Severance package … detail of David with the Head of Goliath by Caravaggio. Photograph: Archivo Iconografico/SA/Corbis. Click to enlarge.
You can't make a top 10 of criminal artists without putting Michelangelo Merisi, called Caravaggio after his hometown, up top. There is a cutting quality to Caravaggio's art, a tough cinematic realism that puts you right in the mean streets of early 17th-century Rome. And on those mean streets, he was a dangerous man. Aggressive, ill-tempered and given to carrying a sword, Caravaggio was constantly in trouble for everything from hitting waiters to slandering rivals. Eventually, inevitably, he killed a man in a fight on a piazza and had to flee Rome. On the run he painted works that seem full of guilt, including his dark self-portrait as the severed head of Goliath in which his eyes despair of his sins.
2. Benvenuto Cellini
But Caravaggio's reputation as a criminal is arguably exaggerated. Street fights were not rare in his time and he shows penitence in his art. Not soBenvenuto Cellini, who in the 16th century killed repeatedly without remorse and without being punished. He stabbed his brother's murderer to death with a long twisted dagger that he drove downward through the man's shoulder. He also killed a rival goldsmith and shot an innkeeper dead – and recounts all these crimes in his autobiography. He escaped being executed because he was so admired as an artist. In those days, geniuses really could get away with murder.
Graffiti is a Crime … a Banksy mural in New York City
Graffiti art is by definition a defiance of the law, and Britain's Banksy has made a brilliant career of painting and stencilling in places you are not supposed to. Part of his sucess is his ability to evade capture – a trial would presumably blow his famed anonymity. Yet the works that were once erased by angry councils and property owners are now regarded as precious treasures to be preserved, or broken off the building and sold.
4. Egon Schiele
In 1912 this dangerously erotic Austrian artist was arrested for supposedly having sex with a teenage girl. Schiele was 22 at the time – and the real motive for the arrest was a small town's horror that he was drawing his models in their underwear.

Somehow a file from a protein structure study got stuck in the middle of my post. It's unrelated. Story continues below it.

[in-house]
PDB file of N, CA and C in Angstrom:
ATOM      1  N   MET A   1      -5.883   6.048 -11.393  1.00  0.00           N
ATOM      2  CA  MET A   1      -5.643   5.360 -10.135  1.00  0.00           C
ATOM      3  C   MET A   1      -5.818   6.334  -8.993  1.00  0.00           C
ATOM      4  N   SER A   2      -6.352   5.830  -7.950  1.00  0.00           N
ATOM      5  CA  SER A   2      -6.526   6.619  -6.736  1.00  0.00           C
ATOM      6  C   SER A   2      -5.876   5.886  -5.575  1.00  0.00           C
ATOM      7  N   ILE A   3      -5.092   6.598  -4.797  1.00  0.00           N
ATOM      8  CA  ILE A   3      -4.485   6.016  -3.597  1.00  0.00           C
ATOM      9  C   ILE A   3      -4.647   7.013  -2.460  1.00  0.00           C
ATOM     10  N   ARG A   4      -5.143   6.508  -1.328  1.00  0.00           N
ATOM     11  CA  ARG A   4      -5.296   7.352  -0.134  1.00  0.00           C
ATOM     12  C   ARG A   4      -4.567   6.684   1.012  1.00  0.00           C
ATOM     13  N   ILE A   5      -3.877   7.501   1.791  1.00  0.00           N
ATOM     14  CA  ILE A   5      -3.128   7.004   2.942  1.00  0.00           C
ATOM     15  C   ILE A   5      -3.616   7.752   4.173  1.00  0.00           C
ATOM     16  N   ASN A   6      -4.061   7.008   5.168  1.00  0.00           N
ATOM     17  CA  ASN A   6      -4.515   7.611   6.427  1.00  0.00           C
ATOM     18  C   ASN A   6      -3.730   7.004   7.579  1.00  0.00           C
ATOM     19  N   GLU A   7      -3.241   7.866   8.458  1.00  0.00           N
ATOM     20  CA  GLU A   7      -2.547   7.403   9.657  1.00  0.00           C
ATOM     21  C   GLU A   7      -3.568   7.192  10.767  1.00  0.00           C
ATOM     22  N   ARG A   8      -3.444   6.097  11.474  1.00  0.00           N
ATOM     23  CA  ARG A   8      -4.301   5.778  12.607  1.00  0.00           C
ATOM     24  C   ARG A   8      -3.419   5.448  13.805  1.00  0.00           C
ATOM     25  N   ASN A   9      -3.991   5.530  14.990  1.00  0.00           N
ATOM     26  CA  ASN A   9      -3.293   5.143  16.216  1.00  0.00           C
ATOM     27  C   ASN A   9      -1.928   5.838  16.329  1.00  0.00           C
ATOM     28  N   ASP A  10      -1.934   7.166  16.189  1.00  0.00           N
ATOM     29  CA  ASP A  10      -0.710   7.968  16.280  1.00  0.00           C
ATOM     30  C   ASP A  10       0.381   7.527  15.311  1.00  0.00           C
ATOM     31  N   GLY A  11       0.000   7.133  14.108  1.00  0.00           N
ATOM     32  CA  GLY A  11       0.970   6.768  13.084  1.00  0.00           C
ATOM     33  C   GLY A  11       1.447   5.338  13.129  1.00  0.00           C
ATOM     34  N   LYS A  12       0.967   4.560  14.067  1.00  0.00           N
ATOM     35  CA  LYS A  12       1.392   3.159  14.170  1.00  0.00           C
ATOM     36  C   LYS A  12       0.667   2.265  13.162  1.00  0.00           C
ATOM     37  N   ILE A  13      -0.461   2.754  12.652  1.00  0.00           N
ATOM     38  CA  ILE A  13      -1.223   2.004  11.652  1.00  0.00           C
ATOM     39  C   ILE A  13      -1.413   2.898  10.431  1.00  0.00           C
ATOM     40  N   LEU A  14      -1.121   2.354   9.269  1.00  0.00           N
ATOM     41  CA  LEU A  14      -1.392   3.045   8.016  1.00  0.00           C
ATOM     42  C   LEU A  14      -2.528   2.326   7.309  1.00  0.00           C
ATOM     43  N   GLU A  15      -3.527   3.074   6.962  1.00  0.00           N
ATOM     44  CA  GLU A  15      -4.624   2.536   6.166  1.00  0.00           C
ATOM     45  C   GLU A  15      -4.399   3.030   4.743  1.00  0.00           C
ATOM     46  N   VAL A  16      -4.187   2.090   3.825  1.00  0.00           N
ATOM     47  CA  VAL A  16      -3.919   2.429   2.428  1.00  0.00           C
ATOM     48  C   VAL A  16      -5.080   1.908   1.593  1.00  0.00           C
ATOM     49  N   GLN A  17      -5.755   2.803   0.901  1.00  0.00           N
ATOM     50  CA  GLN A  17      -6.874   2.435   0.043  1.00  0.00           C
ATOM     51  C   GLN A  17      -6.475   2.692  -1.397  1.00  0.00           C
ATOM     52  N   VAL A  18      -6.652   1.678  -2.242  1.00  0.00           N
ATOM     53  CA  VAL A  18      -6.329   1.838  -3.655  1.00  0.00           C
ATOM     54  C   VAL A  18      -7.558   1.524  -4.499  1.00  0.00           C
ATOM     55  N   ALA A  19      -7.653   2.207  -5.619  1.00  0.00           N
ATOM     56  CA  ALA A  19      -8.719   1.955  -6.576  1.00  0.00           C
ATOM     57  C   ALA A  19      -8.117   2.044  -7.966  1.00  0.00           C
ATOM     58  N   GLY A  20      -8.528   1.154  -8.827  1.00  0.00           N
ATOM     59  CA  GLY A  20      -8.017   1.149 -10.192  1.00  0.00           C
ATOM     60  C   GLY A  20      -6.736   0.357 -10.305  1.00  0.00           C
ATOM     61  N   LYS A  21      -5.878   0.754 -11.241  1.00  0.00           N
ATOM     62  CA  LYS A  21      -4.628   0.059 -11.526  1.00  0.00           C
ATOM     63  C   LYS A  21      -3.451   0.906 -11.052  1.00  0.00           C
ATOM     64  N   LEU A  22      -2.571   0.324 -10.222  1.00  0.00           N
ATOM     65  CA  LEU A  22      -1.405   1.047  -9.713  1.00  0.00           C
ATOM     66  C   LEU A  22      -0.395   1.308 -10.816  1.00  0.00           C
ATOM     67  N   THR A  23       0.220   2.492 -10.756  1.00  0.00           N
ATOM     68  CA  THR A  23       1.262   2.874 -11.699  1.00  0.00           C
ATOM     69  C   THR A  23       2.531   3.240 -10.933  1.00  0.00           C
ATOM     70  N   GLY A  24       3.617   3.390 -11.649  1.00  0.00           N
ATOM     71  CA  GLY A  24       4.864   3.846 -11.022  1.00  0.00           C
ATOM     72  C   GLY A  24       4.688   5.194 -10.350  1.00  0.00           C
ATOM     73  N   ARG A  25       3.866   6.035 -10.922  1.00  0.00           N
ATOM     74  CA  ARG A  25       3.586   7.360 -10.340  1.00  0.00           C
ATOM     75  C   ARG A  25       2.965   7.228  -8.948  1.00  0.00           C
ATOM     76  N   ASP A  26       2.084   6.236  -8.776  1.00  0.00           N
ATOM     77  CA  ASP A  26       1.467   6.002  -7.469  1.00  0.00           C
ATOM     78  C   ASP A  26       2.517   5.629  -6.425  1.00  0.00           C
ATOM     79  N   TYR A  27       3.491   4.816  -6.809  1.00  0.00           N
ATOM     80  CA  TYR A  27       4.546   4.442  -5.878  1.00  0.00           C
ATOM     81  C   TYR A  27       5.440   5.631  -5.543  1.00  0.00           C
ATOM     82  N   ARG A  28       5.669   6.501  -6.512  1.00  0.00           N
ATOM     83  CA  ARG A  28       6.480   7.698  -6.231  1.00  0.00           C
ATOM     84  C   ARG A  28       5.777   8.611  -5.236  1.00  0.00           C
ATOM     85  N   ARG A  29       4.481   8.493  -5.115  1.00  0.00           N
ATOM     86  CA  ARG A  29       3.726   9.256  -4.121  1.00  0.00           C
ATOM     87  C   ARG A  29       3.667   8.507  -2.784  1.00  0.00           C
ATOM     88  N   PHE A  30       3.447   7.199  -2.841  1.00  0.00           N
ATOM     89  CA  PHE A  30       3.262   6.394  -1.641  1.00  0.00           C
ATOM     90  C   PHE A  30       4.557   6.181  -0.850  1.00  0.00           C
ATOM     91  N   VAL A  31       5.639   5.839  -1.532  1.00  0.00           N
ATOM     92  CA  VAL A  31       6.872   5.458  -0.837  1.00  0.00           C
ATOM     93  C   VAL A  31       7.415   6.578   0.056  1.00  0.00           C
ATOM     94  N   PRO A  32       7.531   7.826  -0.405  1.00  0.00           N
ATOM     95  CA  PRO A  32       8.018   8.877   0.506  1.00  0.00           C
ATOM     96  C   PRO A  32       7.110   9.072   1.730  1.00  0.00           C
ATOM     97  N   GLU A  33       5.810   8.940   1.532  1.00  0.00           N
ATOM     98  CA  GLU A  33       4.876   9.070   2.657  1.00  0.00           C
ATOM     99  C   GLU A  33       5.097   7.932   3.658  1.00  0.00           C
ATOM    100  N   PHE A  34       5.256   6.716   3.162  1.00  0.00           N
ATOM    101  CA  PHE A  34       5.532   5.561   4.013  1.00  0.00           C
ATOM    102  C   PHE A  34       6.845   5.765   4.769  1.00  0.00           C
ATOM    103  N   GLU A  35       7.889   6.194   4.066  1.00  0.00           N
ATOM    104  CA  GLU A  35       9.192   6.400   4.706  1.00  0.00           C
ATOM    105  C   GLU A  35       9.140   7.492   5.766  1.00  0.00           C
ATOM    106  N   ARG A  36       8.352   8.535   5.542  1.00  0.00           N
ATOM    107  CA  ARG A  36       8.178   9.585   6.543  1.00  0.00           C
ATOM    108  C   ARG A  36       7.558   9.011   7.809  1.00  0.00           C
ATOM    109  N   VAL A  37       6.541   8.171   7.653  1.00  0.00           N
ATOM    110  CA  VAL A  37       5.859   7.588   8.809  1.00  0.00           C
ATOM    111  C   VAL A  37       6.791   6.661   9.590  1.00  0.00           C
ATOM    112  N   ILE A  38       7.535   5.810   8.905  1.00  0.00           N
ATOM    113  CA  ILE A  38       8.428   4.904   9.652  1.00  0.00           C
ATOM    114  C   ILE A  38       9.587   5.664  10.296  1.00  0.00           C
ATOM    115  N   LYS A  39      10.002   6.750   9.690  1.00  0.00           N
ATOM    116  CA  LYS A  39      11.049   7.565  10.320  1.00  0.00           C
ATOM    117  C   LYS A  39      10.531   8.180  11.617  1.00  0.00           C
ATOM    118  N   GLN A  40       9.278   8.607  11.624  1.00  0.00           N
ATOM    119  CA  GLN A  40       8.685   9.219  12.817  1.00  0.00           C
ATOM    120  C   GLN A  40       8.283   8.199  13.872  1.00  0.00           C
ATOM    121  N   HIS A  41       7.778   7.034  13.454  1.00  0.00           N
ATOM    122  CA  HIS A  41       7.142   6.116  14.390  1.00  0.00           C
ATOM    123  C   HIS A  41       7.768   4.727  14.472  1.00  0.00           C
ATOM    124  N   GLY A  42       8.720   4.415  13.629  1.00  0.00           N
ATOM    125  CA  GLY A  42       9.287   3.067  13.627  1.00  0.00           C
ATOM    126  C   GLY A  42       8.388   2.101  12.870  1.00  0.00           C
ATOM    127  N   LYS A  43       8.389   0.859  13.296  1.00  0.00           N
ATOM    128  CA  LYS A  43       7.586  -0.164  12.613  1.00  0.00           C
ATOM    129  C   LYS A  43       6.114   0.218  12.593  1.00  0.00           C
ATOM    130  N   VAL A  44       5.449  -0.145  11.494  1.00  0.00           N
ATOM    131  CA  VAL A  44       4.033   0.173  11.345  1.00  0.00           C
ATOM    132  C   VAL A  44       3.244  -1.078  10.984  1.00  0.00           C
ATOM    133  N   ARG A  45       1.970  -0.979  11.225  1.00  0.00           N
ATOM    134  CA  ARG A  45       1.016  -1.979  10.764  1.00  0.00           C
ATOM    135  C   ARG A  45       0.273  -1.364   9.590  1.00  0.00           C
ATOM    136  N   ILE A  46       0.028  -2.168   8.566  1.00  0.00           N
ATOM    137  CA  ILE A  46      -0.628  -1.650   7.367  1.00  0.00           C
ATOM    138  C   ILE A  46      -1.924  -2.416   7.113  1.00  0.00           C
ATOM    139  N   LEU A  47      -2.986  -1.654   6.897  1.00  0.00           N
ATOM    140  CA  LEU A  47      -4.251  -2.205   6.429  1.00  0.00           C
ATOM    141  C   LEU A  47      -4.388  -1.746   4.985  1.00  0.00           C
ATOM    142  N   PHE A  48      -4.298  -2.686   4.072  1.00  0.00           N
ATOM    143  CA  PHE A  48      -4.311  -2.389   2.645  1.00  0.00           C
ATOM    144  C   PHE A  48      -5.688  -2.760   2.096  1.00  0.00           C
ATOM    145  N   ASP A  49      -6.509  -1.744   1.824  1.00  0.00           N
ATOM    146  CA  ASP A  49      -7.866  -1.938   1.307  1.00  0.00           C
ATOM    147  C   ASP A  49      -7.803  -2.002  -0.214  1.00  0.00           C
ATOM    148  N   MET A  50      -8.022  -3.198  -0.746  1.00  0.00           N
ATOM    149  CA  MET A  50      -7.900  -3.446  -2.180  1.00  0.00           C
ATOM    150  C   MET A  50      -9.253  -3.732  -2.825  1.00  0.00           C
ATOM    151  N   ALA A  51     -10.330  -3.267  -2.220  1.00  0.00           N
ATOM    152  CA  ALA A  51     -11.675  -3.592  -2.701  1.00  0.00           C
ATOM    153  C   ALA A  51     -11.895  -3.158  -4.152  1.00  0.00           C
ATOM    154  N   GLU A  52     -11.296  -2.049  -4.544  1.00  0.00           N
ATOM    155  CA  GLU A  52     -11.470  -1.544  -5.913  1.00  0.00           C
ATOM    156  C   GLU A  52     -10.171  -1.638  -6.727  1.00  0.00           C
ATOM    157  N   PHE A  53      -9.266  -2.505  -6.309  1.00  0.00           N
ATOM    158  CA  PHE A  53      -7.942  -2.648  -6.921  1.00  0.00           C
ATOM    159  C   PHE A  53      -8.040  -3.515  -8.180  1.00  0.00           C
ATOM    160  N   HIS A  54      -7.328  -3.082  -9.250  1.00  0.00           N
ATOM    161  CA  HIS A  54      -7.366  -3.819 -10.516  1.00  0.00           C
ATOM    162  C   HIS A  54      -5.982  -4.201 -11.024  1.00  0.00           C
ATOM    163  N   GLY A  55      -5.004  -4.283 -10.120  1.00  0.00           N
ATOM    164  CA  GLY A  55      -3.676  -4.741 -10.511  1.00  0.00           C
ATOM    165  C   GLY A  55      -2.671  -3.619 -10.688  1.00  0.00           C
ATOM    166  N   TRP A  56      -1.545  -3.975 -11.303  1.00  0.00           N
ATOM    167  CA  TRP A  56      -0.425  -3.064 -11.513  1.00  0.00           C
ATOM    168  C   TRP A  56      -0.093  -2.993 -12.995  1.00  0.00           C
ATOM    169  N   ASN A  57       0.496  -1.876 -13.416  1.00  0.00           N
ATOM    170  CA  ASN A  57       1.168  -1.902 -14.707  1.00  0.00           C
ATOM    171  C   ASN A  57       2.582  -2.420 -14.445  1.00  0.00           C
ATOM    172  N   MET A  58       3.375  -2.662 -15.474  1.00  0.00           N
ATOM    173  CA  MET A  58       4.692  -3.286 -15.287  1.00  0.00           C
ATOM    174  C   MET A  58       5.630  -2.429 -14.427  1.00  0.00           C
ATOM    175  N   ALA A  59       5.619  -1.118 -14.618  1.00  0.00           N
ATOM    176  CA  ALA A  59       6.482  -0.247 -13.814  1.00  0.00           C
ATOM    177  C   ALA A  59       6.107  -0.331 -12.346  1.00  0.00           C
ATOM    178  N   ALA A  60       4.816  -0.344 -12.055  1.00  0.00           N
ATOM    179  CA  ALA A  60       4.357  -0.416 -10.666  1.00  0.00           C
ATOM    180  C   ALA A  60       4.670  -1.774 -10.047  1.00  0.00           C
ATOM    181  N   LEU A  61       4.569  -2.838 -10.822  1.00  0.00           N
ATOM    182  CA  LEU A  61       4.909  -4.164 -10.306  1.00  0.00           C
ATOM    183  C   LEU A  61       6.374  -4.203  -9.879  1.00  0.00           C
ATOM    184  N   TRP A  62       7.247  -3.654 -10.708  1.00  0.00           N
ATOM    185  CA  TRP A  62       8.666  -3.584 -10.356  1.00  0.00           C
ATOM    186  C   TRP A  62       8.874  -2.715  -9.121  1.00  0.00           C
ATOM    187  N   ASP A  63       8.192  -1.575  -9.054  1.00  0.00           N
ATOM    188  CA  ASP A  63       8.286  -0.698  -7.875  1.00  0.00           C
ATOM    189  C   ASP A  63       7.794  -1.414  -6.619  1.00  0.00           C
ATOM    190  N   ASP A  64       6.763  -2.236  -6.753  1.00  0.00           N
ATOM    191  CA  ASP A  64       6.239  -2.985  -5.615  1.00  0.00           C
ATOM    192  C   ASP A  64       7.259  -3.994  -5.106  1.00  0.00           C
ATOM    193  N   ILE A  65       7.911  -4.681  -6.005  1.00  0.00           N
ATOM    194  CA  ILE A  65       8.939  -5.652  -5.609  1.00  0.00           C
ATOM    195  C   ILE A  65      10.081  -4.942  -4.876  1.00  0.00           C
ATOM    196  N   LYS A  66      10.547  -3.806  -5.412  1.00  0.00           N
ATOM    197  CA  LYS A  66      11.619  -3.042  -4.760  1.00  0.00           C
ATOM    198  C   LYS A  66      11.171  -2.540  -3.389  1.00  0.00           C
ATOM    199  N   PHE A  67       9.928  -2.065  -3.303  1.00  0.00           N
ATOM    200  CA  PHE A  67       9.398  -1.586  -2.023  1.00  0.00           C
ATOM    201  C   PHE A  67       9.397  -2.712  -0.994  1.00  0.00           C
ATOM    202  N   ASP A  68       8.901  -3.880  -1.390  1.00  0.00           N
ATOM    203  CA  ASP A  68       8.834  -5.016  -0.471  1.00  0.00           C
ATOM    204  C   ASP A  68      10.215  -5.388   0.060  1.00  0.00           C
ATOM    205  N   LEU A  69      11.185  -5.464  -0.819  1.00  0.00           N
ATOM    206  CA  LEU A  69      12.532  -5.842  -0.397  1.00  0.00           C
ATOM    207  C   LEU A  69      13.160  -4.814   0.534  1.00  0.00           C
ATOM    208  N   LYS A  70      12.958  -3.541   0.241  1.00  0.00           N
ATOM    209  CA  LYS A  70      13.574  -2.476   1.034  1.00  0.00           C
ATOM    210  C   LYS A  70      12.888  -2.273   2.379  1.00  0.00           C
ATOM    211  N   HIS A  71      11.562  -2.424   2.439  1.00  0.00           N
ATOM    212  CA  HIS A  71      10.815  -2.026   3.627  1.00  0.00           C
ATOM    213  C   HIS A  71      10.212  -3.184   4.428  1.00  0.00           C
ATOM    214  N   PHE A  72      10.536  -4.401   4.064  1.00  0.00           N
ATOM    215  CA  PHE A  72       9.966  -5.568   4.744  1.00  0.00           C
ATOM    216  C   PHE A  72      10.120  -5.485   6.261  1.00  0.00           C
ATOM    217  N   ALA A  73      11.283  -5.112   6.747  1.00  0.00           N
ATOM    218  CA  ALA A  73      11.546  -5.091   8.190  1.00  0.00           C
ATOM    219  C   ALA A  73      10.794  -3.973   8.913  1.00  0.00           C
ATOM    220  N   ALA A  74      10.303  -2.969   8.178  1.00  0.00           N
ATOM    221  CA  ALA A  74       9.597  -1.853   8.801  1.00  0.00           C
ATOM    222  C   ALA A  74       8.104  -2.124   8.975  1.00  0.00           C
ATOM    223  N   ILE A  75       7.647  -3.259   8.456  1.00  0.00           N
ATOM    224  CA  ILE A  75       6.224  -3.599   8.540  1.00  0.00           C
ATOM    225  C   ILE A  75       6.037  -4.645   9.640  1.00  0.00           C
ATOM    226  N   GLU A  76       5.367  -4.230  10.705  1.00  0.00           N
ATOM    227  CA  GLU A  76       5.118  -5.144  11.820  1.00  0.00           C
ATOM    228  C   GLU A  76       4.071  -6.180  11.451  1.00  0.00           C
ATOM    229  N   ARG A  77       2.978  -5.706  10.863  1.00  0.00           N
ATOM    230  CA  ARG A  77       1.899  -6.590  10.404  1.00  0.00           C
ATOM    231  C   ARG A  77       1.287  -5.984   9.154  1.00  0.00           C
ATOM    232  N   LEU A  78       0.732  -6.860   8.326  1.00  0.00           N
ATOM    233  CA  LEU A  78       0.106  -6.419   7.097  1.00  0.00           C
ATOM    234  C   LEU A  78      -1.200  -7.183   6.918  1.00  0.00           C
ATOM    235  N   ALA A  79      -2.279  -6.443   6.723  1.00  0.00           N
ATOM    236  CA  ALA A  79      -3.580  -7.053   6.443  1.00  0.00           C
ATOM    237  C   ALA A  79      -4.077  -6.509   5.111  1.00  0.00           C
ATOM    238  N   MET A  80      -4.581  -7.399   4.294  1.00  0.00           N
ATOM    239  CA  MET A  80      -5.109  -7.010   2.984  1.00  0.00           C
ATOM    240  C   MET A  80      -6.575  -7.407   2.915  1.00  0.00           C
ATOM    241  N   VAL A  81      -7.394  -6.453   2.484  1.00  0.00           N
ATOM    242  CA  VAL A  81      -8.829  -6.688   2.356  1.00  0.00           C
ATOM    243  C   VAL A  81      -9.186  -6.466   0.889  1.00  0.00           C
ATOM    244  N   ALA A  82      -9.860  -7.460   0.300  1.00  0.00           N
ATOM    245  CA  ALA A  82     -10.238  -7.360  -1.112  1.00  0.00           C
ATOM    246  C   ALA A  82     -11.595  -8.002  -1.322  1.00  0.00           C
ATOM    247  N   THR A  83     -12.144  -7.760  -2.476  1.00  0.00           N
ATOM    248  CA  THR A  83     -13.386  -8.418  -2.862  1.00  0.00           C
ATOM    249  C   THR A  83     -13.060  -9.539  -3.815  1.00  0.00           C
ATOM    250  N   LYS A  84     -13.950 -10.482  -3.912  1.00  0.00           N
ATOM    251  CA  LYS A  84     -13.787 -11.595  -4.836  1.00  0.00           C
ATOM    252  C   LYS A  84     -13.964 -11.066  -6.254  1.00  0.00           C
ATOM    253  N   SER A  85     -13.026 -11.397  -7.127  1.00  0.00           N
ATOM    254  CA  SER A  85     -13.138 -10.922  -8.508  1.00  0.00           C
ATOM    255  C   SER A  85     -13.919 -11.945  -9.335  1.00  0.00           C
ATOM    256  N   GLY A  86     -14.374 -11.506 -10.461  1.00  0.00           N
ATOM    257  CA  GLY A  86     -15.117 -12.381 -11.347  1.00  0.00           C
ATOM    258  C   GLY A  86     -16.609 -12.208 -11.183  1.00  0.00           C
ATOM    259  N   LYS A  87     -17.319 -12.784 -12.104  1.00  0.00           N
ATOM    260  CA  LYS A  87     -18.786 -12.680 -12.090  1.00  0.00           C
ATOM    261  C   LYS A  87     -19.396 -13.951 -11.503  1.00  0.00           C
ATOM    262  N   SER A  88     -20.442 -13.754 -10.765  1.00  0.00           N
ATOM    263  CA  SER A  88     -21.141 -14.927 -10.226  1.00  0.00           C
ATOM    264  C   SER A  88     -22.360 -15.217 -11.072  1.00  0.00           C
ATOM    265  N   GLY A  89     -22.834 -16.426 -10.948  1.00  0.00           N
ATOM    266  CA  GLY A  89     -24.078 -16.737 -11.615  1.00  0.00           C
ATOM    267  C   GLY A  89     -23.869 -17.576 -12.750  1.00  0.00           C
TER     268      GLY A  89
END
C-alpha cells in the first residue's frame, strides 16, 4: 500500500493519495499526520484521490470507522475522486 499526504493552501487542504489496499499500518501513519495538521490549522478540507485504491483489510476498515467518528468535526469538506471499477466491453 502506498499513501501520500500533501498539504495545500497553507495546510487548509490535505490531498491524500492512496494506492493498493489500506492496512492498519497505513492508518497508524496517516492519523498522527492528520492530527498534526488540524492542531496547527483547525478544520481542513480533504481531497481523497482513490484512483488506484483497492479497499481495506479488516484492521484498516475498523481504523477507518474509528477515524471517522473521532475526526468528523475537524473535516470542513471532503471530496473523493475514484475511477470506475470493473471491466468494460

Stolen glance … Picasso in his studio at Vallauris in southern France. Photograph: AP
The greatest modern artist received stolen goods in the early 20th century when a criminal friend of a friend – the connection between them was the avant garde poet Apollinaire – stole some ancient Iberian statues from the Louvre. They ended up in Picasso's studio where he made good use of them, studying their primitive forms to use in his raw revolutionary art.
The Carmelite friar and Renaissance genius Filippo Lippi seduced a young nun called Lucrezia Buti. They had a son and daughter. Was 15th-century Florence scandalised by this outrageous defiance of ecclesiastical law? Not really. Lippi was a favourite artist of Cosimo de' Medici, the most powerful man in the city, and as a result he was never prosecuted for his crime. His illegitimate son Filippino grew up to become a great artist in his own right.
7. Olive Wharry
This early 20th-century British artist was sent to prison after she burned down the tea house at Kew Gardens. Wharry was a suffragette and is remembered more for her defiance of the law than for her art. Her gentle watercolours make a surprising contrast with her deeds of arson and self-starvation.
8. Shepard Fairey
The alleged vandal Shepard Fairey, at work in Copenhagen
This 15th-century artist is famous for his altarpieces bulging with fancy architecture, sinuous female saints and hyperrealistic images of fruit. His art was made for churches in eastern Italy and yet it seems more worldly than pious. In fact, the only reason Crivelli was in all these small cities decorating altarpieces for a living was that he was persona non grata in Venice after being convicted of a sex crime for sleeping with another man's wife.
This brilliantly gifted young Victorian artist was tragically struck by mental illness while touring Europe. Was his collapse the result of tensions between Victorian England and the sensuality of foreign climates? When he came home, he stabbed his father to death and spent the rest of his life in prisons and mental institutions where he painted fantastic fairy scenes of bizarre intensity. He died in Broadmoor.
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